Home > Autism News > Autism News Network: What it’s like to have Autism

In this Autism News Network segment, C. Magnus interviews William M. about what it’s like to have Autism. Are you an adult with autism and looking for a way to build social skills and learn about the workforce? Email Annabel Franz at franza@musc.edu to join us.

 

Transcript

C. Magnus: Hello, this is C. Magnus. This is Will, who I will be interviewing today.

William M.: Yes, that is me.

C. Magnus: It is him, the one and only.

C. Magnus: Anyway, Will, is there a particular time in your life when you kind of thought you were a little bit different than the other kids?

William M.: All the time.

C. Magnus: All the time? Yeah, I think, me too.

William M.: Every single day.

C. Magnus: Okay.

William M.: Well, it’s just because that’s what makes you unique though, is the different … I mean, if everyone was the same, then that would kind of be boring, I guess.

C. Magnus: Yeah, that’s very true. Is there any challenging parts of your life, just having autism in an everyday world situation?

William M.: Oh, bullying, bullying was huge. I would get picked on every day of my life, basically, especially in elementary school, on through middle school. I just felt like they didn’t really understand what autism was and what it’s like to have autism because they didn’t have it, so they just picked on the … It also could be the fact that they didn’t … that I was weird. But, anyway …

C. Magnus: Oh, yep, yep, yep. Just imagine if you were around back then when social media was bigger, so you’re lucky.

William M.: Yeah.

C. Magnus: I was going to ask the next question, what is it like being in a social situation and you’re not quite clicking with the other person? That’s my problem, myself.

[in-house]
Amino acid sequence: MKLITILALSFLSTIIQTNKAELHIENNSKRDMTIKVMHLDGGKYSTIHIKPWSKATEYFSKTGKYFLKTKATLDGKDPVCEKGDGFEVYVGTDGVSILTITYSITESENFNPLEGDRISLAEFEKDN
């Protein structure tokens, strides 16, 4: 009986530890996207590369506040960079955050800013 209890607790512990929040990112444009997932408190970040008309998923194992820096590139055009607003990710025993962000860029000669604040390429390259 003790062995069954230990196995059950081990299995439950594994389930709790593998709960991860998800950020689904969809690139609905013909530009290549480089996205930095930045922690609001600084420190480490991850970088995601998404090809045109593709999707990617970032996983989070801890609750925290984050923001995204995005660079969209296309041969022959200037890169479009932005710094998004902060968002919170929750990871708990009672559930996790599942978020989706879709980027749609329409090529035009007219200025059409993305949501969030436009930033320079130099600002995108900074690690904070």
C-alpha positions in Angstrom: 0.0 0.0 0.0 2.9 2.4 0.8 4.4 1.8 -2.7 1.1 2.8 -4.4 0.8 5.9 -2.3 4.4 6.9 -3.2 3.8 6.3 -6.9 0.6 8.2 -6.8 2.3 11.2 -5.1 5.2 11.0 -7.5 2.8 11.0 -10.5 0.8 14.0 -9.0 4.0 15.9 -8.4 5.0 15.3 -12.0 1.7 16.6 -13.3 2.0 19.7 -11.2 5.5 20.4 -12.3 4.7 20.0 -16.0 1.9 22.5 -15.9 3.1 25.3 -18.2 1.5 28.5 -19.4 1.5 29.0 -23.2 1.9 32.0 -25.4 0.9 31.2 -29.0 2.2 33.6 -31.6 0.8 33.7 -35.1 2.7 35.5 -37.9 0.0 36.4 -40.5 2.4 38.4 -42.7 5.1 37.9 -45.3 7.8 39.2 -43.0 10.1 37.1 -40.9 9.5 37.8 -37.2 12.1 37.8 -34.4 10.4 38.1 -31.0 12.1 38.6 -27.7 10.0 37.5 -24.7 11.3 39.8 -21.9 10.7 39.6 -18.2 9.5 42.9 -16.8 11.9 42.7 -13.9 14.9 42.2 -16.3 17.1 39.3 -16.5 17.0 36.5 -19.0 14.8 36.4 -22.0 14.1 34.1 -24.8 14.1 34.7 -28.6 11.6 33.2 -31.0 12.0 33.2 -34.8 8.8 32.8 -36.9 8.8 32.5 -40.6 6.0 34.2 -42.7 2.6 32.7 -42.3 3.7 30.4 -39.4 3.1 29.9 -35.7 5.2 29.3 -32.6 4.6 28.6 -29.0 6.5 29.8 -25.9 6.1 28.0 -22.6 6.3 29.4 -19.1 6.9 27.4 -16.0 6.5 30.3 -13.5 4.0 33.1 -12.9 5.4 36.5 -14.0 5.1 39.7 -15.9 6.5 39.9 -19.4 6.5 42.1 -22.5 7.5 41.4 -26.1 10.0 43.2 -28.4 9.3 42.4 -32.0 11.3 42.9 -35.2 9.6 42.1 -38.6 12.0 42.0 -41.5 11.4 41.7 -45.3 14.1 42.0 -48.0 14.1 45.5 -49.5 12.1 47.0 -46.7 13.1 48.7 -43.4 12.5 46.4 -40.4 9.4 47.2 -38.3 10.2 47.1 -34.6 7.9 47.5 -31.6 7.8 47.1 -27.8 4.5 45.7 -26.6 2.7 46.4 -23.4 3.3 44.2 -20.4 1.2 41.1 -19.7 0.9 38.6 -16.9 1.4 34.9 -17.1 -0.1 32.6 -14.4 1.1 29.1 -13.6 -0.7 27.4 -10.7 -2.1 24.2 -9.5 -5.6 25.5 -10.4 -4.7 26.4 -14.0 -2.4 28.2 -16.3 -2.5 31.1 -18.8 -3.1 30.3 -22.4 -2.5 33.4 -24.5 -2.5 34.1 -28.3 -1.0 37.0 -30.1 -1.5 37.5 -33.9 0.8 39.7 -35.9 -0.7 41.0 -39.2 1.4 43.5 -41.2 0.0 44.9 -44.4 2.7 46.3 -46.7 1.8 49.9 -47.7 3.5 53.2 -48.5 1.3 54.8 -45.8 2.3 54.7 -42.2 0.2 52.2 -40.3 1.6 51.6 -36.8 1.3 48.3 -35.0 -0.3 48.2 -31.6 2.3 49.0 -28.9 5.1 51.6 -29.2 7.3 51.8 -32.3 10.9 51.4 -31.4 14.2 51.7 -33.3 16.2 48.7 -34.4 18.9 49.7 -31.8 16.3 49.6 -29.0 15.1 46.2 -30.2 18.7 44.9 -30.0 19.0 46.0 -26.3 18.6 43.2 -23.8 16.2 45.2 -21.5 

William M.: It’s awkward.

C. Magnus: It is awkward.

William M.: It’s very awkward.

C. Magnus: It’s very awkward.

William M.: You mean what it’s like when …

C. Magnus: Let’s say you’re talking to just a normal guy, and you just don’t know how to keep the conversation going, you know?

William M.: You got to just kind of roll with it, I guess.

C. Magnus: Roll with the punches.

William M.: Yeah, roll with the punches. You don’t really have to, you know, I guess …

C. Magnus: All right, are you fascinated with video games, something like that? [inaudible 00:02:13]-

William M.: Oddly enough, I do video game videos for a living, but I’m more of a film buff. It’s just like the fact that playing video games is so … I mean, it’s not like I don’t like video games. Video games are great. They’re fun. They’re a great part of our society, but film, to me, is just something I’ve known longer because, I mean, it’s just I feel like it’s a part of my DNA.

C. Magnus: I’d say you grew up in that right generation with the whole … Just the technology these days, you know?

William M.: Yeah.

C. Magnus: It’s just so easy just to go online and search something up, and you’re learning.

William M.: Yeah, Google searching is-

C. Magnus: Yes, Google is your friend.

William M.: … [crosstalk 00:02:53] your … I wouldn’t say friend, but …

C. Magnus: It could be your friend, an ally, or enemy.

William M.: Yes.

C. Magnus: Next person.

Narrator: Here you go.

Leo D. Glover: Hi, I’m Leo D. Glover from the Autism News Network. Thank you for watching this video, and I hope you liked it.